Extreme Eruption Spotted From Earth's Nearest Feeding Supermassive Black Hole

Astronomers have created the most detailed image ever of powerful radio emissions blasted out by the closest feeding supermassive black hole to Earth. The emission is fueled by the central supermassive black hole of Centaurus A, a galaxy located around 12 million light-years away.

The black hole at the heart of this galaxy, one of the largest and brightest objects in the night sky when viewed in radio waves, has a mass 55 million times that of the sun and is greedily consuming gas and matter that surrounds it.

The image produced by the team shows massive lobes of plasma stretching far beyond the limits of the galaxy. These are created as the black hole ejects material at near light speed.

This causes these "radio bubbles"—visible in the radio wave region of the electromagnetic spectrum—to grow over hundreds of millions of years.

Centaurus A
An image of Centaurus A, at radio wavelengths, revealing vast lobes of plasma that reach far beyond the visible galaxy. Astronomers believe these lobes could stretch for more than a million light-years. Ben McKinley, ICRAR/Curtin and Connor Matherne, Louisiana State University/ICRAR

Benjamin McKinley, from the Curtin University node of the International Centre for Radio Astronomy Research (ICRAR), said that these emissions could stretch over one million light-years into space.

"These radio waves come from the material being sucked into the supermassive black hole in the middle of the galaxy," McKinley, the lead author of a paper detailing the research set to be published in Nature Astronomy, said. "It forms a disc around the black hole, and as the matter gets ripped apart going close to the black hole, powerful jets form on either side of the disc, ejecting most of the material back out into space."

McKinley points out that in the image, it appears that Centaurus A is brighter towards its center where it is more active, and where there is more energy. He continued: "Then it's fainter as you go out because the energy's been lost and things have settled down."

Handling "Extreme" Radio Jets

McKinley adds that until now radio observations had not been adequate to capture these powerful jets. He said: "Previous radio observations could not handle the extreme brightness of the jets and details of the larger area surrounding the galaxy were distorted, but our new image overcomes these limitations."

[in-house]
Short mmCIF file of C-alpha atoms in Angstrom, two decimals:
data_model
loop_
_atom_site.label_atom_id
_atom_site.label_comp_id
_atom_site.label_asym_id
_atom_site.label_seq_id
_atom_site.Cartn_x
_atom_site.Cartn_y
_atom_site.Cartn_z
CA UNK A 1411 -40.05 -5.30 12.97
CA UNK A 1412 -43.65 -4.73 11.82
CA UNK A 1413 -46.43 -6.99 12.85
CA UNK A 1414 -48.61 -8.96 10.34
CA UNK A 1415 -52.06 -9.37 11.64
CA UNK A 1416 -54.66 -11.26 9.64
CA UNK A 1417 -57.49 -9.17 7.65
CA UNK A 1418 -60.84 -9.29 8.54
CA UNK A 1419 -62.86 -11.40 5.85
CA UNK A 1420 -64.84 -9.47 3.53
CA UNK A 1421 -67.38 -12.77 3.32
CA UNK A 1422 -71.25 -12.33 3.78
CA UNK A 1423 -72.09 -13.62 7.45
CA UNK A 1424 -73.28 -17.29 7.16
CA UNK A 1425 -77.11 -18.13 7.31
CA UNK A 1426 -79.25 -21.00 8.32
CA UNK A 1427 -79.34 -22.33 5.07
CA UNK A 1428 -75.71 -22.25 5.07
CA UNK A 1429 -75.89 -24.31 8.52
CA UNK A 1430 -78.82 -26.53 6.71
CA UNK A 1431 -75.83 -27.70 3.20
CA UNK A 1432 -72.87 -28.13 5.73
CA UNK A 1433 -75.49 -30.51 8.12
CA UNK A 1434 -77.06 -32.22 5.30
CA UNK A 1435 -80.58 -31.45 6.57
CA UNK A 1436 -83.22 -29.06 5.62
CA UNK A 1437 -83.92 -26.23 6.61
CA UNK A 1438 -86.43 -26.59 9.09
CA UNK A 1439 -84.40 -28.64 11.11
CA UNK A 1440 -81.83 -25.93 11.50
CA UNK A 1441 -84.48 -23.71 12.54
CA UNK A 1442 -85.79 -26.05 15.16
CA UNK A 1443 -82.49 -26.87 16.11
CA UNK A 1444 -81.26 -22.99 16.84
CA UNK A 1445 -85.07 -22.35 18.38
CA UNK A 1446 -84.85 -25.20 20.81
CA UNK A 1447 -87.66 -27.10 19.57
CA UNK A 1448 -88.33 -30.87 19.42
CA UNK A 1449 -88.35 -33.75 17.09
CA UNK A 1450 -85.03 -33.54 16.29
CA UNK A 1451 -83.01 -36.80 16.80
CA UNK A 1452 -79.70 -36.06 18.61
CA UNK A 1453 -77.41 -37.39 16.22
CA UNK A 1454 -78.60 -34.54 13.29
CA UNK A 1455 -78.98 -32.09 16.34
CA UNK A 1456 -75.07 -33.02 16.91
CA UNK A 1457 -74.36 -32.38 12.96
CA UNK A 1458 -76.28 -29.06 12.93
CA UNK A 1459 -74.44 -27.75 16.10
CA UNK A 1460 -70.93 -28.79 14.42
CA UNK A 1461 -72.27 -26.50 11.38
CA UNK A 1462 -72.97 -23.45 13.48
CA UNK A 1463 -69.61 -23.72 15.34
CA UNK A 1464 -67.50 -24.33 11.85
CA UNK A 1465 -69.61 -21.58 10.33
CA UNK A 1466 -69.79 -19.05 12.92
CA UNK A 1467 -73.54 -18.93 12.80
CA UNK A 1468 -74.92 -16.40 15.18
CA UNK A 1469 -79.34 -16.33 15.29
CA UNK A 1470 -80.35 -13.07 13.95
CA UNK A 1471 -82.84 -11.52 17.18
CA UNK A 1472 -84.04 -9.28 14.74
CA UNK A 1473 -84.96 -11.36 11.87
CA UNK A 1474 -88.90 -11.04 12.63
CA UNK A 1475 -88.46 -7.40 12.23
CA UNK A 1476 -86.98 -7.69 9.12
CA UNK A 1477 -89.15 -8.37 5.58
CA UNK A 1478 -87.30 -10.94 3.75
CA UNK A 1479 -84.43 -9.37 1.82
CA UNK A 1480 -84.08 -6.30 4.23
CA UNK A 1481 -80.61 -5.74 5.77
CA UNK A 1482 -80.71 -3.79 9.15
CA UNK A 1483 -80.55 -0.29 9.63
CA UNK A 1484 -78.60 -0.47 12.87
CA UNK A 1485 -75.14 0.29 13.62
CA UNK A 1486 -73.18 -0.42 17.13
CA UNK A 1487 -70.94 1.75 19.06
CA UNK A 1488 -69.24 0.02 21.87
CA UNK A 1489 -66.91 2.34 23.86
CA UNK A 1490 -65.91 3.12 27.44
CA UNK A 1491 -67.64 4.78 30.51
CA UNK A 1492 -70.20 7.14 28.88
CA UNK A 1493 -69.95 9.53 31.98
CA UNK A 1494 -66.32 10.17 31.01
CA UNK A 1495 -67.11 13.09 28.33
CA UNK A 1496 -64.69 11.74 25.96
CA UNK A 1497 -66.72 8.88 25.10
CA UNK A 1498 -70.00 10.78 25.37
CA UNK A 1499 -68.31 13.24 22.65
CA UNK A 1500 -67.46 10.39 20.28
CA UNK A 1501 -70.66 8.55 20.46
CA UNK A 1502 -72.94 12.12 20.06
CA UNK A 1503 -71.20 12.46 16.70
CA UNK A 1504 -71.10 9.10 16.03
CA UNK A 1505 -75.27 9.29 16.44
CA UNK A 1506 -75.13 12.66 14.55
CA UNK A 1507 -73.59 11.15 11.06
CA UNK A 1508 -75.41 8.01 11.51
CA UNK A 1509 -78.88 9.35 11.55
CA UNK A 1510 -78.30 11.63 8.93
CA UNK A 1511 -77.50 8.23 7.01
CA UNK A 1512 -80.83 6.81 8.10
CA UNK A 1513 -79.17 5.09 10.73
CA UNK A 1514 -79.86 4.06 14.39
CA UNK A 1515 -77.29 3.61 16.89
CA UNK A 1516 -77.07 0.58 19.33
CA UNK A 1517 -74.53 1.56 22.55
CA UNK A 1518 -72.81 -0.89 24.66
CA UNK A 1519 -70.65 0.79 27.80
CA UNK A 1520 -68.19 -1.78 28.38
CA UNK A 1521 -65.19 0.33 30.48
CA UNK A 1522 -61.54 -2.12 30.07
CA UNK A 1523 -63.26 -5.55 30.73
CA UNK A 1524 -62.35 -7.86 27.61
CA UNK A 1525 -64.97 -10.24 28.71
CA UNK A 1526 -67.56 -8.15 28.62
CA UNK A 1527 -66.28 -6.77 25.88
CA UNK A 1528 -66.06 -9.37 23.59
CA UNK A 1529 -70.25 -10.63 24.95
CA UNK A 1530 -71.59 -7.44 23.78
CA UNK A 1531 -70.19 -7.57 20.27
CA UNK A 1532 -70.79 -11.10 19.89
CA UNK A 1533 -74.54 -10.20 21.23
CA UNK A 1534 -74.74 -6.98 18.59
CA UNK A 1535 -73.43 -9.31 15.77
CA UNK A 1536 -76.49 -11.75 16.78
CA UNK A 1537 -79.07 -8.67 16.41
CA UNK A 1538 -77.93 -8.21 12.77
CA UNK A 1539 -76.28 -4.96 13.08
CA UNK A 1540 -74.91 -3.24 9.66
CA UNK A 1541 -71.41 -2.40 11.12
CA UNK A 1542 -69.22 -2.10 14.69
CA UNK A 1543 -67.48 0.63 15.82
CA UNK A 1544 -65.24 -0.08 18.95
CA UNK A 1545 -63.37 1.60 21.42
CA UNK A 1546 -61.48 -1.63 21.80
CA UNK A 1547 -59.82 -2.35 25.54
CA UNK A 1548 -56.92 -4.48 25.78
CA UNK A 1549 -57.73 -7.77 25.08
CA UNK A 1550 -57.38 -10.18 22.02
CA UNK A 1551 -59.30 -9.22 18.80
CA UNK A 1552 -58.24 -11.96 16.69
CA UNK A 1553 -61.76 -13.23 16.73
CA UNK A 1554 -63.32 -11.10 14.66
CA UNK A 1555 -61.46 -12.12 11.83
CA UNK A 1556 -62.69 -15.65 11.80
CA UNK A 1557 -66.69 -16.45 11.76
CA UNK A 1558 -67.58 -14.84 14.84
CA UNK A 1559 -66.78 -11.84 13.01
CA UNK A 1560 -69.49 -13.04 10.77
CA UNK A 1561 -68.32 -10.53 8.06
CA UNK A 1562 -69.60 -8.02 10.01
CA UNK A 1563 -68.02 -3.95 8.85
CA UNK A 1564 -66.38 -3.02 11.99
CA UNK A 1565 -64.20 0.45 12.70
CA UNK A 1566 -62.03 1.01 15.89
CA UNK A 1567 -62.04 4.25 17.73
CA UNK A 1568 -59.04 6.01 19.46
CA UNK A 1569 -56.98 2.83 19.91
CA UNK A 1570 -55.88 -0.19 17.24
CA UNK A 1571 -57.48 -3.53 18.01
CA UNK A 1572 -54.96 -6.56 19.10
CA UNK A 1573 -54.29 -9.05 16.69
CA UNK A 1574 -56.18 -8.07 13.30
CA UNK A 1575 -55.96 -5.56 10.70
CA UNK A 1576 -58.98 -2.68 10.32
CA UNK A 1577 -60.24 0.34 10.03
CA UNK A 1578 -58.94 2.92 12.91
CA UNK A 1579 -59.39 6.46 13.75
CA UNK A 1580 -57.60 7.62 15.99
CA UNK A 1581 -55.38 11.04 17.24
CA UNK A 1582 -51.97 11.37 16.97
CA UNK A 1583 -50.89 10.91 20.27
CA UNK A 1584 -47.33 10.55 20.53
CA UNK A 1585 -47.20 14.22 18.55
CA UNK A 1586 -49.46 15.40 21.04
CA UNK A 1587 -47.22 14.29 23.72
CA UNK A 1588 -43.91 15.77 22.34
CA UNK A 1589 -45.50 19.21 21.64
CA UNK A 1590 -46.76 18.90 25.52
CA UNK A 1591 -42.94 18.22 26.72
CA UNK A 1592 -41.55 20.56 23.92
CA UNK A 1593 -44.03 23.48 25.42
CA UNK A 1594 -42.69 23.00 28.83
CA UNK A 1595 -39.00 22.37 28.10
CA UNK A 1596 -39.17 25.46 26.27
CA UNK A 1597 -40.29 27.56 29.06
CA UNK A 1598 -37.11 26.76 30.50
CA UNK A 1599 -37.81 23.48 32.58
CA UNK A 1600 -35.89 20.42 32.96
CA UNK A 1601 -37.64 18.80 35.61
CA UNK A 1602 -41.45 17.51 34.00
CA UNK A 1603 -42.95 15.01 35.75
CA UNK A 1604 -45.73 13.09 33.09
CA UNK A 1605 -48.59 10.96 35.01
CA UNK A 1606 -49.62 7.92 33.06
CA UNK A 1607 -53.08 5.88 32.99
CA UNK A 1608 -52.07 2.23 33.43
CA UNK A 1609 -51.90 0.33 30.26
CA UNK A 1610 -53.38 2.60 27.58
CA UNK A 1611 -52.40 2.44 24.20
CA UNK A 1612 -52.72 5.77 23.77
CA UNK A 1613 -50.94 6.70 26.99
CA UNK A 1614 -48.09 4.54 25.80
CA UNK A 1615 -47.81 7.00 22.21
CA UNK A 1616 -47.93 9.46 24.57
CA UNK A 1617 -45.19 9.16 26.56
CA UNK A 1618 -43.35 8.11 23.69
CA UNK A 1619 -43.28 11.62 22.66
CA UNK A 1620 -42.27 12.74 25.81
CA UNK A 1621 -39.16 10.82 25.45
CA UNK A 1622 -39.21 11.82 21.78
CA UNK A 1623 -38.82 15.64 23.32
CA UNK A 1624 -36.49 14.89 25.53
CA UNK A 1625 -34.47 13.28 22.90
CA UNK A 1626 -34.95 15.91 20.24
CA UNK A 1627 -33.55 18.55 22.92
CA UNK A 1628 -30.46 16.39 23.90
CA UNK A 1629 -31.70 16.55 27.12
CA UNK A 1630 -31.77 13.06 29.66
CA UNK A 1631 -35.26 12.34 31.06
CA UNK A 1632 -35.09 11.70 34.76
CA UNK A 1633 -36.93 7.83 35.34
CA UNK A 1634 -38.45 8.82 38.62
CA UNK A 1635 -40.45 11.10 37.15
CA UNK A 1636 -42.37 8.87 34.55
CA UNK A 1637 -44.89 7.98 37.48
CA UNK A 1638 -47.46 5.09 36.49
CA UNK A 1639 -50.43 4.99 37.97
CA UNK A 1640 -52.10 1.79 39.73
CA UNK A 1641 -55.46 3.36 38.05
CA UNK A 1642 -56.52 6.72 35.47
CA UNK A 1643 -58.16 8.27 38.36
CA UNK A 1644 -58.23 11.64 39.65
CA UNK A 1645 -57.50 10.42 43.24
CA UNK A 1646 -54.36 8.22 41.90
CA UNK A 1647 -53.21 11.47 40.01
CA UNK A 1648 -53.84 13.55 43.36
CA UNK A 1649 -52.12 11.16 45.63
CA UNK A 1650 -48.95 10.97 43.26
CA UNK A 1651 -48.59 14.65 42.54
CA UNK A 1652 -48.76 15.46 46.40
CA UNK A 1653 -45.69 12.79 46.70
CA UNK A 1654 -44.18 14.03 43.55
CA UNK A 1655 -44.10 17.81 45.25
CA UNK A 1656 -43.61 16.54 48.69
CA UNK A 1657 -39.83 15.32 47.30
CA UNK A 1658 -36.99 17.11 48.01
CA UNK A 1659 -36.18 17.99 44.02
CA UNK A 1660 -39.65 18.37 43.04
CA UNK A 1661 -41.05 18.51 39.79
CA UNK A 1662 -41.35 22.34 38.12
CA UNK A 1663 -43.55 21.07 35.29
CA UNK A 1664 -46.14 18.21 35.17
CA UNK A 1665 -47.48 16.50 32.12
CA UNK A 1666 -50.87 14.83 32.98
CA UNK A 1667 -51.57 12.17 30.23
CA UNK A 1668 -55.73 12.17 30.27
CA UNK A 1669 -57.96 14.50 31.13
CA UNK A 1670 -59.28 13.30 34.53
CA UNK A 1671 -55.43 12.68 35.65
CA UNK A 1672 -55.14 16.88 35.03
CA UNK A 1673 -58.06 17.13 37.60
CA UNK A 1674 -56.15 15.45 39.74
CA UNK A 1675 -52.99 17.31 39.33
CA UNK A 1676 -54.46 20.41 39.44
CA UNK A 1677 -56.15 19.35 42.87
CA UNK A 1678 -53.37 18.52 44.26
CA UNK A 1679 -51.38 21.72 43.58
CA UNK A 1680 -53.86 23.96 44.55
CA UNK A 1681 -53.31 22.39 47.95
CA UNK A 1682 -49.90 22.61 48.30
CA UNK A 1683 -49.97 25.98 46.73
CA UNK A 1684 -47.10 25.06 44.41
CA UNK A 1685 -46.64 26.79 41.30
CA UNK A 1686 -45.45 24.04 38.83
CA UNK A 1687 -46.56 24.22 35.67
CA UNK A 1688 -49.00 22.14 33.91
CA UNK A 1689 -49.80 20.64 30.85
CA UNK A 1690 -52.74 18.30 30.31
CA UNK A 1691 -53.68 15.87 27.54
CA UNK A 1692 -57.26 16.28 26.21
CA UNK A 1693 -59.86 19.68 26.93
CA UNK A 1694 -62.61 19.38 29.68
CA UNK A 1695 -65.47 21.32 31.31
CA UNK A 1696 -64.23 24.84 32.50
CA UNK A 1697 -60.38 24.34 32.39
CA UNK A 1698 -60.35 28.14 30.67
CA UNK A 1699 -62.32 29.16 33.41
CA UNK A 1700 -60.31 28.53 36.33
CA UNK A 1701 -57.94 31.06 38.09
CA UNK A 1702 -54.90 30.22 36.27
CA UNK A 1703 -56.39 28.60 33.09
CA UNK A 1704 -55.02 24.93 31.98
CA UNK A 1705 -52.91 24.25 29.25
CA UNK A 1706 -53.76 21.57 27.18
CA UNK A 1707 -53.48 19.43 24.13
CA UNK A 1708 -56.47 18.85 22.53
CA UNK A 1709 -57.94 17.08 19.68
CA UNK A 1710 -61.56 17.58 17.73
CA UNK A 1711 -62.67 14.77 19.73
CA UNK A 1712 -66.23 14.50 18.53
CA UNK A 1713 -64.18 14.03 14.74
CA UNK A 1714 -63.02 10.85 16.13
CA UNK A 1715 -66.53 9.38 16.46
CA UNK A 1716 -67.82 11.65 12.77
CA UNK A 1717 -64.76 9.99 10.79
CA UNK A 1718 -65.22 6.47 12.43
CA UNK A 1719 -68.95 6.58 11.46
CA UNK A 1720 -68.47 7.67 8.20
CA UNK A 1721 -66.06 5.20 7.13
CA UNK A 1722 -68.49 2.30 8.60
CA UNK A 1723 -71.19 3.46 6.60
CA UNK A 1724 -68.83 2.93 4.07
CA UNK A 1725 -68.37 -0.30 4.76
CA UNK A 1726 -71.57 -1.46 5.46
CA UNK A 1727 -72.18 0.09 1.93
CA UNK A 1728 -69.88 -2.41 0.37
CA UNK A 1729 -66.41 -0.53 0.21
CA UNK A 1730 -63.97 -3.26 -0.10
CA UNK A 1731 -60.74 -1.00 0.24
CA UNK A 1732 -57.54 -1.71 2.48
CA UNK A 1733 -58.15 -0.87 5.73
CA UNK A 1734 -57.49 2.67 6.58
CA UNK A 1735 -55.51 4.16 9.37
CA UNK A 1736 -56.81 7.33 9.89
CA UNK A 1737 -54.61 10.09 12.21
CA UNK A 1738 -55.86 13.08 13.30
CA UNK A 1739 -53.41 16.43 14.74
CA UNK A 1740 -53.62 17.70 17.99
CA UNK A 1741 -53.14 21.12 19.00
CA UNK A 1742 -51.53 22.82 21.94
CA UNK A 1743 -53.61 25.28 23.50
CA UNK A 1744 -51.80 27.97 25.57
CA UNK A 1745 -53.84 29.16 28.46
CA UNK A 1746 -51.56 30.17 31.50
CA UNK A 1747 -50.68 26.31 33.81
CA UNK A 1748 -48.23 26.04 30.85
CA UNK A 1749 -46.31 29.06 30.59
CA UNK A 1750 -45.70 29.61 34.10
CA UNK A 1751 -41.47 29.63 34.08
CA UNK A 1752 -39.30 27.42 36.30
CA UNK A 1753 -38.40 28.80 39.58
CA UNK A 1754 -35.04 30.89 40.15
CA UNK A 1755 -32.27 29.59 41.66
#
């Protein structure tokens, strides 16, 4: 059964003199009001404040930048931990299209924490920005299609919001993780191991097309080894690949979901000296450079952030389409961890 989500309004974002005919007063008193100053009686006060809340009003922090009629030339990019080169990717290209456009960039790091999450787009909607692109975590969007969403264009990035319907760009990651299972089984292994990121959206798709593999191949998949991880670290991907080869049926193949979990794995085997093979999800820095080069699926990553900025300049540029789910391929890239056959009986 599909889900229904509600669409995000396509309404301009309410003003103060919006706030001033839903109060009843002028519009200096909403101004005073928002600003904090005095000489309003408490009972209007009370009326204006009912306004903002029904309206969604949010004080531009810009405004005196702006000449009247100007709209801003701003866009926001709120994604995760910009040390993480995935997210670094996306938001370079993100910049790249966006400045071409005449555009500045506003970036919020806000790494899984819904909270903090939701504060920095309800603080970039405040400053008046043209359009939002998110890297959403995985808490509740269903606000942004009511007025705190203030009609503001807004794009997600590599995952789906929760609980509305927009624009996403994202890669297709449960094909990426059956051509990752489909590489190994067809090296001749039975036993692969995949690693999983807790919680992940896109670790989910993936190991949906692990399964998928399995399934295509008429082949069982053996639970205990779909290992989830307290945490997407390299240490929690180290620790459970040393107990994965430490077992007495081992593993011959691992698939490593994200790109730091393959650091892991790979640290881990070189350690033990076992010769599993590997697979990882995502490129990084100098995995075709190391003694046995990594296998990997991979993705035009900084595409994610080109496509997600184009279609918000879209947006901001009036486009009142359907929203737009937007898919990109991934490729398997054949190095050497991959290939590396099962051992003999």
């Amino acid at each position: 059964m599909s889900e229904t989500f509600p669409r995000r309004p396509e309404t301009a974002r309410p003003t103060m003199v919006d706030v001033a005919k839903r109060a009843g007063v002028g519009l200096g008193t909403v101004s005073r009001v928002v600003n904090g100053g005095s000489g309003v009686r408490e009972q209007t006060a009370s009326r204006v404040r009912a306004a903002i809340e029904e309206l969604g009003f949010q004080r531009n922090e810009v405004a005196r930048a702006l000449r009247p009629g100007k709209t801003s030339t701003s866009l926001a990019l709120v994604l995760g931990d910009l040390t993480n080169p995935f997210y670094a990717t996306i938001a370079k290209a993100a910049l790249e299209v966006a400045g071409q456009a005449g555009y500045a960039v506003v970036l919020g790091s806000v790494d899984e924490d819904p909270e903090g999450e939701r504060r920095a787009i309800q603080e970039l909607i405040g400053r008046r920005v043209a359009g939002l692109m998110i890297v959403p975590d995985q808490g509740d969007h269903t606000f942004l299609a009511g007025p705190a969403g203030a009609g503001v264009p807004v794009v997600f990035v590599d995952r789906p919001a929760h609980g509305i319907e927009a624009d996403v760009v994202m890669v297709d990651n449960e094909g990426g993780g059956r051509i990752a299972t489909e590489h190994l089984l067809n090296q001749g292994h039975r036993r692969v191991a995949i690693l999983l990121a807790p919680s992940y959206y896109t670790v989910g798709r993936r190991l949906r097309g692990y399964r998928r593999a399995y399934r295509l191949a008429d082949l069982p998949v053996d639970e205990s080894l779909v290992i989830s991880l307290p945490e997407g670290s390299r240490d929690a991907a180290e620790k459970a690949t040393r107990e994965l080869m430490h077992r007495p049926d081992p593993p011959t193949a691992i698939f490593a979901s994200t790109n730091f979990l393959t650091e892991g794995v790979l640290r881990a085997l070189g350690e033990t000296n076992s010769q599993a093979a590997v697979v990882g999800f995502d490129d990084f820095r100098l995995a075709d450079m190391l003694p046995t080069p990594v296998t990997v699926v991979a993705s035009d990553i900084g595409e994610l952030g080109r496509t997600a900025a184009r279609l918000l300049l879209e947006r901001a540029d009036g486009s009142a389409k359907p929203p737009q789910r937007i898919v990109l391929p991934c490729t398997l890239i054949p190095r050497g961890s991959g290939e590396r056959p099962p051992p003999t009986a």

McKinley and the team conducted their observations with the Murchison Widefield Array (MWA) telescope located in Western Australia. They combined these radio images with observations made in both optical and X-ray wavelengths.

MWA director Professor Steven Tingay said the research was possible because of the telescope's extremely wide field of view, superb radio-quiet location, and excellent sensitivity. He explained that the MWA telescope is the precursor to the Square Kilometre Array (SKA), part of an initiative that aims to build the world's largest radio telescopes in Western Australia and South Africa.

Centaurus A All wavelengths
A composite image shows Centaurus A and the surrounding intergalactic space at several different wavelengths. The radio plasma is displayed in blue and appears to be interacting with hot X-ray emitting gas (orange) and cold neutral hydrogen (purple). Clouds emitting Halpha (red) are also shown above the main optical part of the galaxy which lies in between the two brightest radio blobs. The ‘background’ is at optical wavelengths, showing stars in our own Milky Way that are actually in the foreground Connor Matherne, Louisiana State University Optical/Halpha), Kraft et al. X-ray), Struve et al. (HI, Ben McKinley, ICRAR/Curtin. (Radio./ICRAR

Astrophysicist Massimo Gaspari, from Italy's National Institute for Astrophysics, said that the findings arrived at by the team conform to a model in physics known as Chaotic Cold Accretion (CCA).

"In this model, clouds of cold gas condense in the galactic halo and rain down onto the central regions, feeding the supermassive black hole," he said. "Triggered by this rain, the black hole vigorously reacts by launching energy back via radio jets that inflate the spectacular lobes we see in the MWA image. "

Gaspari also points out this study is one of the first to probe the multiphase CCA 'weather' over the full range of scales in such detail.

McKinely concluded: "In this research we've been able to combine the radio observations with optical and x-ray data, to help us better understand the physics of these supermassive black holes.

"We can learn a lot from Centaurus A in particular, just because it is so close and we can see it in such detail."

Supermassive Black Hole
An artist's impression of a supermassive black hole feeding on material and belching out powerful emissions. Astronomers have produced the most comprehensive image of radio emission from the nearest actively feeding supermassive black hole to Earth. Nustar-Caltech/NASA